Melasma is a skin condition characterised by blotchy pigmentation occurring in a somewhat symmetrical fashion on the face. Common areas include the forehead, upper lip and upper cheeks.
It is primarily found in adult women between the ages of 20 and 40 but can affect men as well. Melasma often darkens in summer and lightens in the winter and is made worse by heat. Melasma can affect self confidence and be debilitating for some.
Melasma is caused mainly by hormonal factors, frequently onset by pregnancy, the contraceptive pill or those with polycystic ovaries (PCOS). It is further enhanced by sun exposure.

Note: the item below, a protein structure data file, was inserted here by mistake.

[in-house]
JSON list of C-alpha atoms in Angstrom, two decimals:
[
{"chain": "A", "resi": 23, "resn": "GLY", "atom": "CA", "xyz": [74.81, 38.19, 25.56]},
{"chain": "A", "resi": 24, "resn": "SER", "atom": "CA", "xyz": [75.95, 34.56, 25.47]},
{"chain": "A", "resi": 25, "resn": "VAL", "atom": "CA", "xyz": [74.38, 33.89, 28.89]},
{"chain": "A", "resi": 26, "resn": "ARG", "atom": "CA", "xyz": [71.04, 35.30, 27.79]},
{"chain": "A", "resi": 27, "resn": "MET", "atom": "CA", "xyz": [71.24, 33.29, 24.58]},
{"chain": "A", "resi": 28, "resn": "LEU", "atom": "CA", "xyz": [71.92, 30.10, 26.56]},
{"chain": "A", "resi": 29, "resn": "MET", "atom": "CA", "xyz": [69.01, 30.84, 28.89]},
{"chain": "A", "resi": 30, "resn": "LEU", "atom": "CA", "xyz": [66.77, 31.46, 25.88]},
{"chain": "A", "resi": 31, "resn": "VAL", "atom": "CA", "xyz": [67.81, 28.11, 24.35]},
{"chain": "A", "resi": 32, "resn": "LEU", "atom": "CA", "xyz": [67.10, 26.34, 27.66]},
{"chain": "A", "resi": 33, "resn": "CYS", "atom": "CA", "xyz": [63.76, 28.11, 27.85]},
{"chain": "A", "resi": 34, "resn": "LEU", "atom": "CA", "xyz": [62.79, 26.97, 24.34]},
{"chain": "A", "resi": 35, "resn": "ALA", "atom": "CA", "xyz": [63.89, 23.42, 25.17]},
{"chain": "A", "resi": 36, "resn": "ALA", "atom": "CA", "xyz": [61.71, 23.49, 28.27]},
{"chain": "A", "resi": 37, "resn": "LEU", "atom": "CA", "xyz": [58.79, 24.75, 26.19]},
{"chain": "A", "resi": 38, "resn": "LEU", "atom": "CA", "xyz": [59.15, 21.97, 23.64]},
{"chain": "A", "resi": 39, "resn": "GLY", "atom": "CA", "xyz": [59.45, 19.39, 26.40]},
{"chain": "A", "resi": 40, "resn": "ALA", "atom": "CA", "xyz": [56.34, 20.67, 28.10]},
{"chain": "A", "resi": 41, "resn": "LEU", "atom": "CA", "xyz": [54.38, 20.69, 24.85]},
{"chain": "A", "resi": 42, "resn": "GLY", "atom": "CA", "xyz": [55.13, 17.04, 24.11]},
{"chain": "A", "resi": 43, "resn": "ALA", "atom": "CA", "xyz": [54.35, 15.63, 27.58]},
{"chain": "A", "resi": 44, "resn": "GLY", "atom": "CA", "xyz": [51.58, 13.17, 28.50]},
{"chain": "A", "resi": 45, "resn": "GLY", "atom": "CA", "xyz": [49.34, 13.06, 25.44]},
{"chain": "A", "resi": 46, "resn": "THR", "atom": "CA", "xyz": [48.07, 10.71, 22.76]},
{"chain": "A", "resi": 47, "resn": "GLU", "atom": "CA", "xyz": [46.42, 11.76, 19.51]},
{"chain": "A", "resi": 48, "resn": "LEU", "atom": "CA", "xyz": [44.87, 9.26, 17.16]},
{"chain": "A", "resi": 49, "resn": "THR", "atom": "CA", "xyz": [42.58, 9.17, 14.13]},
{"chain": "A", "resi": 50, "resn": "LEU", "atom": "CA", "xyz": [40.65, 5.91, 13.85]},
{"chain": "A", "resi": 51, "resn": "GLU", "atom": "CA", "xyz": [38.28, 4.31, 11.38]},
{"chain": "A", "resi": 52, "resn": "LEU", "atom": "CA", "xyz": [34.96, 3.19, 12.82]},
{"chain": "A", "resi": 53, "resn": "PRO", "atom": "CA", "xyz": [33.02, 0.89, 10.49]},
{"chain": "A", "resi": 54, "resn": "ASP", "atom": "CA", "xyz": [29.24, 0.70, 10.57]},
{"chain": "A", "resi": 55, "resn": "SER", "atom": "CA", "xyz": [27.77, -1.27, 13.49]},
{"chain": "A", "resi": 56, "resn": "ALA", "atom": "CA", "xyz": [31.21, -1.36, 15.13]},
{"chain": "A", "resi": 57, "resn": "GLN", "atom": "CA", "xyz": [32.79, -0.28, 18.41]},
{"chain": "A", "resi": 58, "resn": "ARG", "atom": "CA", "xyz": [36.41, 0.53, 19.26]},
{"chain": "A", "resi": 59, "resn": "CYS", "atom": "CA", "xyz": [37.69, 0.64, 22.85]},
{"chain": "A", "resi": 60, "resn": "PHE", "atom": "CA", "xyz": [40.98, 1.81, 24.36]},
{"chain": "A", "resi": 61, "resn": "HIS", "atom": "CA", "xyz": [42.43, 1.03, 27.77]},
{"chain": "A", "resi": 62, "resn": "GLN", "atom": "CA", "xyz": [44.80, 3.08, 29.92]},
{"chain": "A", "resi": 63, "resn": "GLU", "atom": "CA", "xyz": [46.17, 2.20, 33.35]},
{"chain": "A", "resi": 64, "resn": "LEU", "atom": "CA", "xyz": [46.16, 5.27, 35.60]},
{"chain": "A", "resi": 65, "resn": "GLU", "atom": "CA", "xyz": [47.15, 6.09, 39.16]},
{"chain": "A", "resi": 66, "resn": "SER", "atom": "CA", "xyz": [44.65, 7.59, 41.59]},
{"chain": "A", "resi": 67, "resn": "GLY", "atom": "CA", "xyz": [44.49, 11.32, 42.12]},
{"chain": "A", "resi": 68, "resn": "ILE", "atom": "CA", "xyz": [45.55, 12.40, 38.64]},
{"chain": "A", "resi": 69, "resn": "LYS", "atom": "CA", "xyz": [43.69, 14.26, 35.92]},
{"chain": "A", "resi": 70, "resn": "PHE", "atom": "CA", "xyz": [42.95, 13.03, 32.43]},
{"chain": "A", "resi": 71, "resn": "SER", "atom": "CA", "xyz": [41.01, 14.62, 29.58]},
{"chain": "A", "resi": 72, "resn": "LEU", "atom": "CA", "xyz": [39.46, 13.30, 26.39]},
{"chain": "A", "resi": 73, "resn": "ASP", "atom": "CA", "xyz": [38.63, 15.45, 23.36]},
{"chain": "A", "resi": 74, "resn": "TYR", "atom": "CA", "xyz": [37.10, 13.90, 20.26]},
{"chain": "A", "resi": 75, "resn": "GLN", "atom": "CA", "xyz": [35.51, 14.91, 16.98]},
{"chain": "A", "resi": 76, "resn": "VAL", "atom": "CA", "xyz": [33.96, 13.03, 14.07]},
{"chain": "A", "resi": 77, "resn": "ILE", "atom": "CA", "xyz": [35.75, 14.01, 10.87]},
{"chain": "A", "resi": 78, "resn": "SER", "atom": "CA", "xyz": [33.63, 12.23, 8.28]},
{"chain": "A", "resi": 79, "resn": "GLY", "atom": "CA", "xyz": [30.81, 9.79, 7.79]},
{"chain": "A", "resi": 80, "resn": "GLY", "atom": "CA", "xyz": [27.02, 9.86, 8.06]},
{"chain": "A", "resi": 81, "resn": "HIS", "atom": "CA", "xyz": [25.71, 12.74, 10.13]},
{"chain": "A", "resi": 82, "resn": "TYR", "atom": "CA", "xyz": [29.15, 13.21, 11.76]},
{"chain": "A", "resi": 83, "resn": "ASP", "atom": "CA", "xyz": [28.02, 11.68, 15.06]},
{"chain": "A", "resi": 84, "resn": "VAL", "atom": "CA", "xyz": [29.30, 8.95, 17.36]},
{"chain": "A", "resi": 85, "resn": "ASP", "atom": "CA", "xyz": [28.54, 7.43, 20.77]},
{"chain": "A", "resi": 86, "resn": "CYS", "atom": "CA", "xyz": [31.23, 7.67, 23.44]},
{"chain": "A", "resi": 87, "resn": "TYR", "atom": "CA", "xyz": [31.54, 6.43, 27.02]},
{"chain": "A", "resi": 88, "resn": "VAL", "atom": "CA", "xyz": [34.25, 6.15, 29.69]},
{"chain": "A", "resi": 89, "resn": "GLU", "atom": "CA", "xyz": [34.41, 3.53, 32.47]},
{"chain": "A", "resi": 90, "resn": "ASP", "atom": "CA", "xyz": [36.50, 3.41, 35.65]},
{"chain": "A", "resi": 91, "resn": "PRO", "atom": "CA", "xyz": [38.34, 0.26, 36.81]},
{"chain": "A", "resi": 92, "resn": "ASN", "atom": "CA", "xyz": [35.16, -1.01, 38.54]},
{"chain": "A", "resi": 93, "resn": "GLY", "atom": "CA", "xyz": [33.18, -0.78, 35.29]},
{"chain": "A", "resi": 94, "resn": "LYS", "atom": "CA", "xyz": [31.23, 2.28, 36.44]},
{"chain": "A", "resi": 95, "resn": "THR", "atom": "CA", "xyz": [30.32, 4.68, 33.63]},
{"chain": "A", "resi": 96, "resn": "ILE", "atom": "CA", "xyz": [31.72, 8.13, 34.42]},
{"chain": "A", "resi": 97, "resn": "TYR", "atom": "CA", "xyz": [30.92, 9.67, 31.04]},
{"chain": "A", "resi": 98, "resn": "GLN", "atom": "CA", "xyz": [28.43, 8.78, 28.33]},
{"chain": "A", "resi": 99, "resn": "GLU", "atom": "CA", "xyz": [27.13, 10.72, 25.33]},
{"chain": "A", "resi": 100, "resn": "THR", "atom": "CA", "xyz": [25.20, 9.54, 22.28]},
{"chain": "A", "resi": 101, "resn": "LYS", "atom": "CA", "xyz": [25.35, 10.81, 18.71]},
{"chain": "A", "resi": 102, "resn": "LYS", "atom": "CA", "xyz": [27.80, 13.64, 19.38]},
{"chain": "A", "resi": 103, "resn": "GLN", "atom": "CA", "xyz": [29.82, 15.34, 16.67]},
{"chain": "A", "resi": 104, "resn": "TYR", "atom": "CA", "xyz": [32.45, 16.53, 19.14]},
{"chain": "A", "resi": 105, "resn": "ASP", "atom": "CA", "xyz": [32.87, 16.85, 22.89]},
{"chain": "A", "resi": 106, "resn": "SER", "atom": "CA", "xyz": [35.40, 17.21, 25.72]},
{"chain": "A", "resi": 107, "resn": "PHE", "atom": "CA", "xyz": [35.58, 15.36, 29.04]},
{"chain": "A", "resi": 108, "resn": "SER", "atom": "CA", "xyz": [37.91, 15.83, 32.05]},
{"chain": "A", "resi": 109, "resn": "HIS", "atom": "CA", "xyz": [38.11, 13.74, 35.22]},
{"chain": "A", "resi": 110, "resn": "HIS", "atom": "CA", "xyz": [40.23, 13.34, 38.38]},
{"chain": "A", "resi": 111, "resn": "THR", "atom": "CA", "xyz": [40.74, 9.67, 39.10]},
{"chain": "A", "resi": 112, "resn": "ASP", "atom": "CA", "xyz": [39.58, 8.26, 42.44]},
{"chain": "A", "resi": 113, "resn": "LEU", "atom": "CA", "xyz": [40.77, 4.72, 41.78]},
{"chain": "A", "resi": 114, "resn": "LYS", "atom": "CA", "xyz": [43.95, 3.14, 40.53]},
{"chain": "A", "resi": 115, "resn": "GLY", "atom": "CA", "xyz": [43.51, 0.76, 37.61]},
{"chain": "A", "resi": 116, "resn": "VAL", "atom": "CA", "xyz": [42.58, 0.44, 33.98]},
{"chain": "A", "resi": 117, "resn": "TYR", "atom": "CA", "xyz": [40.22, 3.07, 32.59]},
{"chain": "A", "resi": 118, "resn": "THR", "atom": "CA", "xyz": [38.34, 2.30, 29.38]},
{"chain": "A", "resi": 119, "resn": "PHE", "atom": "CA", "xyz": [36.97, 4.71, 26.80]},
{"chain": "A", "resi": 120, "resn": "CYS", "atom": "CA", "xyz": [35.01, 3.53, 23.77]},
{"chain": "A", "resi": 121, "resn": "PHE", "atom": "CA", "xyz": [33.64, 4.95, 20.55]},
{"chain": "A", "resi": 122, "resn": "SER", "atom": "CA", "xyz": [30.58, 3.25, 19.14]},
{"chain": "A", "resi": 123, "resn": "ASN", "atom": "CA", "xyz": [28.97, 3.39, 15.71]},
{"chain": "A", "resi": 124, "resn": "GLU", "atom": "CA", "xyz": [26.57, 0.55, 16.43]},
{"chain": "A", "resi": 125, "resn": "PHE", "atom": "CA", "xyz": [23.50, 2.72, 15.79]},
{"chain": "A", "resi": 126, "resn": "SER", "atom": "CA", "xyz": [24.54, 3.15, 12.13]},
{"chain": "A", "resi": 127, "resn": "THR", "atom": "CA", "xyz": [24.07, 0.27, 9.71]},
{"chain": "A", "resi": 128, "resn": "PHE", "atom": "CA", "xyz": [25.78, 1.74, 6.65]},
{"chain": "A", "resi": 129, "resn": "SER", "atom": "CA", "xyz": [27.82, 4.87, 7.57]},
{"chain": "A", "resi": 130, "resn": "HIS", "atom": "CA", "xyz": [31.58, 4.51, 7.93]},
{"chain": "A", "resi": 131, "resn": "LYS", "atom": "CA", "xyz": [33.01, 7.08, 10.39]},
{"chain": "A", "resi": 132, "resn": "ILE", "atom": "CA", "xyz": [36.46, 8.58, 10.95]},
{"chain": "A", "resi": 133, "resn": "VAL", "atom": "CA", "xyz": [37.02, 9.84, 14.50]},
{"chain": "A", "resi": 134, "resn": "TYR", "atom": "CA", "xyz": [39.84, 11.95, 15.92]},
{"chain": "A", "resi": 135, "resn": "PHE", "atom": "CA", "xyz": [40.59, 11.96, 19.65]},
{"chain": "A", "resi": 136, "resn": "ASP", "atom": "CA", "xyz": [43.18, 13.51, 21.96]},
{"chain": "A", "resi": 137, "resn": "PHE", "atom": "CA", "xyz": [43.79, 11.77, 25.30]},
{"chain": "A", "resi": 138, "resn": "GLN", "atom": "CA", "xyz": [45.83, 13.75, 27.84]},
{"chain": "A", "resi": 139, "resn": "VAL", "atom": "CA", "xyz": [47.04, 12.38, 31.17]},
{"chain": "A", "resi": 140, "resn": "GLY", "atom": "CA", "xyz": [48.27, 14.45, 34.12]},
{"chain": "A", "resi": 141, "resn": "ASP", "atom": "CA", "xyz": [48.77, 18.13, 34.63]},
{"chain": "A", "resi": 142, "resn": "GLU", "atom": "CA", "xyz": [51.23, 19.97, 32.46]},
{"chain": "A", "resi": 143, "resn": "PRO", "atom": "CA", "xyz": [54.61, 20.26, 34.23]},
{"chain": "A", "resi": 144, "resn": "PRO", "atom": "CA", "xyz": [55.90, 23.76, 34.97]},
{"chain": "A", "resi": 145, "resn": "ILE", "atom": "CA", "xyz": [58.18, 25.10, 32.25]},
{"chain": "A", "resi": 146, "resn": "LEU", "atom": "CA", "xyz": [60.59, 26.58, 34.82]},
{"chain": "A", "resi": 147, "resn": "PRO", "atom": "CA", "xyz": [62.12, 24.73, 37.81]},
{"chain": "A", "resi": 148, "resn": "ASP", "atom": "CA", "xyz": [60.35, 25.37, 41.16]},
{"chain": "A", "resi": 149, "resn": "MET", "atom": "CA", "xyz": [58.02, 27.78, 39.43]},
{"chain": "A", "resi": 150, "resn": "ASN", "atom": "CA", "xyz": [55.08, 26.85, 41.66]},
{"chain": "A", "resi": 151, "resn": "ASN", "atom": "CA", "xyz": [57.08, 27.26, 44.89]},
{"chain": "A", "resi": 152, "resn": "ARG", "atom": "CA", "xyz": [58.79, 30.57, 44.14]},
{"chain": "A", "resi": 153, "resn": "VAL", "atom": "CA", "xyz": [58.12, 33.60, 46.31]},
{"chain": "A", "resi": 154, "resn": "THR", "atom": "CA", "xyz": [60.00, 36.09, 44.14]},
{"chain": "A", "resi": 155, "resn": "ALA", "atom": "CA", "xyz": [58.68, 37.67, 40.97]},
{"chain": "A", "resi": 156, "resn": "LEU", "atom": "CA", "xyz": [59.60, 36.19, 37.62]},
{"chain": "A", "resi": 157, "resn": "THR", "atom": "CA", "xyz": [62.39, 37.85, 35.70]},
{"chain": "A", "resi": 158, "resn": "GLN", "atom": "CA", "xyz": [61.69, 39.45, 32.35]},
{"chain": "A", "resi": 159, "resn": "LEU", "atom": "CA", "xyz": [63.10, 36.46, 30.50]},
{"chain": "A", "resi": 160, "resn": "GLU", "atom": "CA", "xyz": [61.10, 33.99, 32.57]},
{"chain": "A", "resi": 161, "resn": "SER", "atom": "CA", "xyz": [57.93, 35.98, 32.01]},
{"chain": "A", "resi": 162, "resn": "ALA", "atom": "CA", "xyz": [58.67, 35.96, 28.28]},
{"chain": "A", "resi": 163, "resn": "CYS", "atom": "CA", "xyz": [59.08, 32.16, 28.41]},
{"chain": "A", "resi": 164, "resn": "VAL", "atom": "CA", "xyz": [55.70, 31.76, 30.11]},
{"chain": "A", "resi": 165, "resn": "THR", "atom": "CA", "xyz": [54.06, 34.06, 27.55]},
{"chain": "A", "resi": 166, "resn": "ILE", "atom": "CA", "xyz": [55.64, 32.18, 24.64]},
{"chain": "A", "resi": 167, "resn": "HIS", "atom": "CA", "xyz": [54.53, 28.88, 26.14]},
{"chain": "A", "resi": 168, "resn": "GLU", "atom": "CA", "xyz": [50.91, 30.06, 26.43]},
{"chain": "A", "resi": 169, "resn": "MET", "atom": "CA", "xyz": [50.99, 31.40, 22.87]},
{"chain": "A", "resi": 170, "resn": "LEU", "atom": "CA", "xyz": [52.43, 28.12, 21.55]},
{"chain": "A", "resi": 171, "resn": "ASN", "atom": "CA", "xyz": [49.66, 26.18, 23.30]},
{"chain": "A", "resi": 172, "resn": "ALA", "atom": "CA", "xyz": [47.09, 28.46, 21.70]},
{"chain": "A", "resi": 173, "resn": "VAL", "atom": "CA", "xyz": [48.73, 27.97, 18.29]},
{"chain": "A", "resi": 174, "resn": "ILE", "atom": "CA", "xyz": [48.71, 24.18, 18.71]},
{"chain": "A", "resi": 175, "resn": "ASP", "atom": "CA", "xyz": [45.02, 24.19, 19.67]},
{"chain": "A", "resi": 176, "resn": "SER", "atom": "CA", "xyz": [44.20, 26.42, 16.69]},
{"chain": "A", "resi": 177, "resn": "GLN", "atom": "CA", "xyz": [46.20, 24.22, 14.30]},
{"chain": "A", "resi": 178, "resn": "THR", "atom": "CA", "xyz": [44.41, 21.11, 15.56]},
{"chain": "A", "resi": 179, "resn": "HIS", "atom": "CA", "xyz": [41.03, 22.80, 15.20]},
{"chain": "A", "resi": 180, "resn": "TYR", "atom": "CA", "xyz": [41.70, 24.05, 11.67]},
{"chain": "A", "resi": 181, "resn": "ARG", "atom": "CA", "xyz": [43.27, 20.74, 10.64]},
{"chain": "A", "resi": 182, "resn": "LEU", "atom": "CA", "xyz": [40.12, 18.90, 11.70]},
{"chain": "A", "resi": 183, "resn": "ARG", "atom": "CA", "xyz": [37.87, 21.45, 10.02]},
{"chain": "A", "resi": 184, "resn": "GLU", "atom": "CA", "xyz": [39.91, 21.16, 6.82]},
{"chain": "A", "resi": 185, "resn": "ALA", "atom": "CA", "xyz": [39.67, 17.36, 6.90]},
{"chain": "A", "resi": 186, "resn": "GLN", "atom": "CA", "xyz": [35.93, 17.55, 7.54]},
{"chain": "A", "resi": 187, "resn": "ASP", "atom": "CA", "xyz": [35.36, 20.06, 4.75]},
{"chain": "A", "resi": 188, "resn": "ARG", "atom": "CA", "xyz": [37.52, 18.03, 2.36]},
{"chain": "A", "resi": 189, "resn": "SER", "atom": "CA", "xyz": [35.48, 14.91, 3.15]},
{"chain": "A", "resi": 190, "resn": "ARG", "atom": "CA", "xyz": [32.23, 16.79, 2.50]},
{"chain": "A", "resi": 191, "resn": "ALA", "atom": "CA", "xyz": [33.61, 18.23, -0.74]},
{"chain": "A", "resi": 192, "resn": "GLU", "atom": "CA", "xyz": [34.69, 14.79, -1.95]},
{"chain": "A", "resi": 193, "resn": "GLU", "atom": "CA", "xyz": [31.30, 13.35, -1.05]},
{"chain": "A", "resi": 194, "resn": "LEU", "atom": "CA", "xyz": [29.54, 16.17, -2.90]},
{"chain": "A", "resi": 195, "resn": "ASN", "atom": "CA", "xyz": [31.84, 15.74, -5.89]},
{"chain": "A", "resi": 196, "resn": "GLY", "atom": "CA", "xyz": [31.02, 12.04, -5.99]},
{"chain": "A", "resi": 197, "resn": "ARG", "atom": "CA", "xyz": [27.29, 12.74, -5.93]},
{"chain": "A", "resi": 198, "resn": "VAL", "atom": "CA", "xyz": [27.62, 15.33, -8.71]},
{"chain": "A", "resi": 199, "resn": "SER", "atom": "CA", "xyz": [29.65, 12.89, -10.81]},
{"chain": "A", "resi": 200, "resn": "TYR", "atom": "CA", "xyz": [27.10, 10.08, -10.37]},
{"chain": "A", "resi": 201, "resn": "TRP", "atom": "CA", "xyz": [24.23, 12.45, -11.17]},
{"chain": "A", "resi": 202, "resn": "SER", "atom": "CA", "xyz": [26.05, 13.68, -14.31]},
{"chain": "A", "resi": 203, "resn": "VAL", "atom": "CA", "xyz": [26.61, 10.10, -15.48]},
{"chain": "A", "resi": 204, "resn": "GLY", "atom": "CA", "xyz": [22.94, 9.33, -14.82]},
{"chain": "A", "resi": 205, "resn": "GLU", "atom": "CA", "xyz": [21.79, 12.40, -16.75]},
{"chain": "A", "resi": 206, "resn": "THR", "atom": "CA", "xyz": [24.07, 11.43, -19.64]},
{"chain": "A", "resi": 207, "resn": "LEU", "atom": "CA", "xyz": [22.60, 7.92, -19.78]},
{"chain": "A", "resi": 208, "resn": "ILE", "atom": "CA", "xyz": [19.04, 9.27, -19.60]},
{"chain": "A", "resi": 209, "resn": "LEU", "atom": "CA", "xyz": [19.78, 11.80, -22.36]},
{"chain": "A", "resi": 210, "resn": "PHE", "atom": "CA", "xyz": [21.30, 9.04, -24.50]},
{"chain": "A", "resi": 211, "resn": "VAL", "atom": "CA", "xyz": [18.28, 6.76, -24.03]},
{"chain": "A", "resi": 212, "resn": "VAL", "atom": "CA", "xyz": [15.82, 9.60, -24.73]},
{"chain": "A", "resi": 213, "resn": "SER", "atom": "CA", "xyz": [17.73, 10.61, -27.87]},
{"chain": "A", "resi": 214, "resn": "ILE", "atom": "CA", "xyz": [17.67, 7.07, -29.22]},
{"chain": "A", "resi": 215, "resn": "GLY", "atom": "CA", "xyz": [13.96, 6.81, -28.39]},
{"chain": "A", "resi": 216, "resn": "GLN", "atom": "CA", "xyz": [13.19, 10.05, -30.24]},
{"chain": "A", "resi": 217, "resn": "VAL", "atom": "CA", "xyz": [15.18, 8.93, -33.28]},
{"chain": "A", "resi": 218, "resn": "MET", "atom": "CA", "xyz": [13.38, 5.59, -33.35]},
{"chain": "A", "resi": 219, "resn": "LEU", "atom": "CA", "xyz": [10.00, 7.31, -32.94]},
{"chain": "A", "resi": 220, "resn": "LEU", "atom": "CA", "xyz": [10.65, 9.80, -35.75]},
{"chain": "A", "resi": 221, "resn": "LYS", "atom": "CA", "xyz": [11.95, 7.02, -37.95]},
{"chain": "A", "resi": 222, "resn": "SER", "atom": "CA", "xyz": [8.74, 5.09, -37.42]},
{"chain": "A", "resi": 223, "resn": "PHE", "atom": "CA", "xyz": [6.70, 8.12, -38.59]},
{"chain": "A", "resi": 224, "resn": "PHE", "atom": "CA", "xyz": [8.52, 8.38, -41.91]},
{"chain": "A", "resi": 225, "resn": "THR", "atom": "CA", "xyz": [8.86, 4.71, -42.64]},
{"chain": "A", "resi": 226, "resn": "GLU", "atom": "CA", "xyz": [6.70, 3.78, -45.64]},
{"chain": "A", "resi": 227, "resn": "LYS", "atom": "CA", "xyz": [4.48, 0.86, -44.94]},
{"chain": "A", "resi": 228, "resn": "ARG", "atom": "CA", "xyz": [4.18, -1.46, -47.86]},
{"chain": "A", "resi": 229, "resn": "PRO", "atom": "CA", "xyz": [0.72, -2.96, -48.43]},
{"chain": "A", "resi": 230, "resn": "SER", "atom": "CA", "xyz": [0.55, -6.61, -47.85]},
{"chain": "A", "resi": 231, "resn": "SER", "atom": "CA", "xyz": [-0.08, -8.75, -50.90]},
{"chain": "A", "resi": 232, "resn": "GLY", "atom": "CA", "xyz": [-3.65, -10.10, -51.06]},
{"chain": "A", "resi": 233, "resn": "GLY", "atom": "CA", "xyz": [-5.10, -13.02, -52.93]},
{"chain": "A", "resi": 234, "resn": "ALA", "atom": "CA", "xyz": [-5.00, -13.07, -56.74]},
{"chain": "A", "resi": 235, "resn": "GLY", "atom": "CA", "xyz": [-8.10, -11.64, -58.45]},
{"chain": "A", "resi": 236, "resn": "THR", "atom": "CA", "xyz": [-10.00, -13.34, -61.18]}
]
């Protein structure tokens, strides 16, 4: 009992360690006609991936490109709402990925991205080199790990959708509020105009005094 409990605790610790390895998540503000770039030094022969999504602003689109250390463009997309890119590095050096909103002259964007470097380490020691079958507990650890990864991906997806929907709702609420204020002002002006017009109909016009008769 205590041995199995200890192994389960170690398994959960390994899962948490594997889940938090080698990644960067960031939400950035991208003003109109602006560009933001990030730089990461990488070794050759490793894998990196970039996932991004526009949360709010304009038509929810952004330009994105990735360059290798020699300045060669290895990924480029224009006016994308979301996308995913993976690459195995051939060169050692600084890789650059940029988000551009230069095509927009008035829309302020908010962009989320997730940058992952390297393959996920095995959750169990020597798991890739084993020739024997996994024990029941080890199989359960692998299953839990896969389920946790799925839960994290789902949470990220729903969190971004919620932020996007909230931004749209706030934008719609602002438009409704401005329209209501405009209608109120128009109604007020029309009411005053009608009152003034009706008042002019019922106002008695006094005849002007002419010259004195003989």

Melasma primarily presents as patches of lighter or darker brown pigmentation, usually to the cheeks, forehead and upper lip of affected individuals. Due to its high occurrence in pregnant women, it has been referred to as the mask of pregnancy.
Melasma is generally classified according to where the pigment is located in this skin; more superficially in the epidermis, deeper in the dermis, or a combination of both. Those with deeper dermal pigmentation are much more difficult to treat. We see and treat a combination of epidermal and dermal melasma at Youth Lab and can recommend treatments suitable for both.